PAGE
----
Saying Grace

Saying_grace_before_carving_the_turkey_at_Thanksgiving_dinner_8d10749v

via Wikipedia Commons

According to a recent study by the Washington Post and the Kaiser Family Foundation, half of all Americans pray before meals.  Sarah Pulliam Bailey, Julie Zauzmer, and Emily Guskin tell us more at The Post:

A new poll by The Washington Post and the Kaiser Family Foundation finds that saying grace is a widespread practice in the United States. About half of all Americans take a minute to say a prayer over their food at least a few times a week, the poll reveals, making grace an unusual commonality in a politically divided nation.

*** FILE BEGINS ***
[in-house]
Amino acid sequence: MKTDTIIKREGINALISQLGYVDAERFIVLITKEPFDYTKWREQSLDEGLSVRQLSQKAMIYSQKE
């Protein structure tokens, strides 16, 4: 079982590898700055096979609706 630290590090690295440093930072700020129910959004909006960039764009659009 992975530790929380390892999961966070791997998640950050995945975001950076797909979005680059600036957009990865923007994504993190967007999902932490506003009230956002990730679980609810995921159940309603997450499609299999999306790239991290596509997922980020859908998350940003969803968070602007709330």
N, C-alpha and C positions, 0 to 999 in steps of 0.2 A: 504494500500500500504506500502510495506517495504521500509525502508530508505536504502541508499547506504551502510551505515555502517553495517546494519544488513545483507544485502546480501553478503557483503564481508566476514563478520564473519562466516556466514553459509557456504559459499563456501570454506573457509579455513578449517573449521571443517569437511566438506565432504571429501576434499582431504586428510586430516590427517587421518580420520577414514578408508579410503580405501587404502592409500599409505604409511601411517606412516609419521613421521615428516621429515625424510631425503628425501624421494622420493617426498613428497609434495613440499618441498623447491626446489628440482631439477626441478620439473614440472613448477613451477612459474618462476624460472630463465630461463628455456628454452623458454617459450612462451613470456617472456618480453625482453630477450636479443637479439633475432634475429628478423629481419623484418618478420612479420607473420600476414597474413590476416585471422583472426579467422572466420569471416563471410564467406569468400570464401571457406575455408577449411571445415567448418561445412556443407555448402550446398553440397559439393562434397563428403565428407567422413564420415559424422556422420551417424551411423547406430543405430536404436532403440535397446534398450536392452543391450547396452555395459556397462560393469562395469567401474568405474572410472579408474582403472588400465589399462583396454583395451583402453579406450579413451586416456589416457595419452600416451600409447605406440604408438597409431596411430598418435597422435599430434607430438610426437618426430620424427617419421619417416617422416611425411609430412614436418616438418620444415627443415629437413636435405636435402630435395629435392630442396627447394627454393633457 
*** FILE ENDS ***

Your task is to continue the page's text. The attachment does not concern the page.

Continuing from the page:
Rural and urban Americans are equally likely to say grace, the poll shows. Northerners and Southerners, Catholics and Protestants, Democrats and Republicans, all say grace to varying degrees. Even some Americans who reject organized religion still say grace.

“It’s a powerful way of reminding yourself that you are not self-sufficient, that you are living by somebody’s grace, that plenty of other people who work just as hard as you don’t have anything to eat,” said Tim Keller, a prominent New York City pastor who wrote a book on prayer.

Keller said the physical act of bowing heads, closing eyes and folding hands is an important exercise in gratitude for people of many faiths, from childhood on up.

Read the entire piece here.